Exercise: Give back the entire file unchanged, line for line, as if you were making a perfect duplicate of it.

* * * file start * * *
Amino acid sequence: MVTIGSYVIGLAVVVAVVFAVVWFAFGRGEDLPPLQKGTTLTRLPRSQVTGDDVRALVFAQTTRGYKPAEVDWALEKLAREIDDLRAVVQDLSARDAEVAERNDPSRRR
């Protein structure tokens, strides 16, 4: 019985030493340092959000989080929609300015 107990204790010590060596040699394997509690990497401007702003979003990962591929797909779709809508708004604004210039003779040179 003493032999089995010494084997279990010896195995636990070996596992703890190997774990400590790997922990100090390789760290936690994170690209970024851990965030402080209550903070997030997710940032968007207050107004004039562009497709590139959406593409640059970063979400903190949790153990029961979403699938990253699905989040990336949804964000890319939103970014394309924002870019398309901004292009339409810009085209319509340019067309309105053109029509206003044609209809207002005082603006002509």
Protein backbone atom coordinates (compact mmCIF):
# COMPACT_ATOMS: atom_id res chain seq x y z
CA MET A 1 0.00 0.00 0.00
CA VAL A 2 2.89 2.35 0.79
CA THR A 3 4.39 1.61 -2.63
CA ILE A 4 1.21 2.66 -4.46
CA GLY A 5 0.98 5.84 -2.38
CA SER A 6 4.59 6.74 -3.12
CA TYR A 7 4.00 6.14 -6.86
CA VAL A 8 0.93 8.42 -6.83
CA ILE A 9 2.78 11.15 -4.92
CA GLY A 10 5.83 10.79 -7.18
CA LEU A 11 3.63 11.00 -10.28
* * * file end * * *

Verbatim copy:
Amino acid sequence: MVTIGSYVIGLAVVVAVVFAVVWFAFGRGEDLPPLQKGTTLTRLPRSQVTGDDVRALVFAQTTRGYKPAEVDWALEKLAREIDDLRAVVQDLSARDAEVAERNDPSRRR
């Protein structure tokens, strides 16, 4: 019985030493340092959000989080929609300015 107990204790010590060596040699394997509690990497401007702003979003990962591929797909779709809508708004604004210039003779040179 003493032999089995010494084997279990010896195995636990070996596992703890190997774990400590790997922990100090390789760290936690994170690209970024851990965030402080209550903070997030997710940032968007207050107004004039562009497709590139959406593409640059970063979400903190949790153990029961979403699938990253699905989040990336949804964000890319939103970014394309924002870019398309901004292009339409810009085209319509340019067309309105053109029509206003044609209809207002005082603006002509």
Protein backbone atom coordinates (compact mmCIF):
# COMPACT_ATOMS: atom_id res chain seq x y z
CA MET A 1 0.00 0.00 0.00
CA VAL A 2 2.89 2.35 0.79
CA THR A 3 4.39 1.61 -2.63
CA ILE A 4 1.21 2.66 -4.46
CA GLY A 5 0.98 5.84 -2.38
CA SER A 6 4.59 6.74 -3.12
CA TYR A 7 4.00 6.14 -6.86
CA VAL A 8 0.93 8.42 -6.83
CA ILE A 9 2.78 11.15 -4.92
CA GLY A 10 5.83 10.79 -7.18
CA LEU A 11 3.63 11.00 -10.28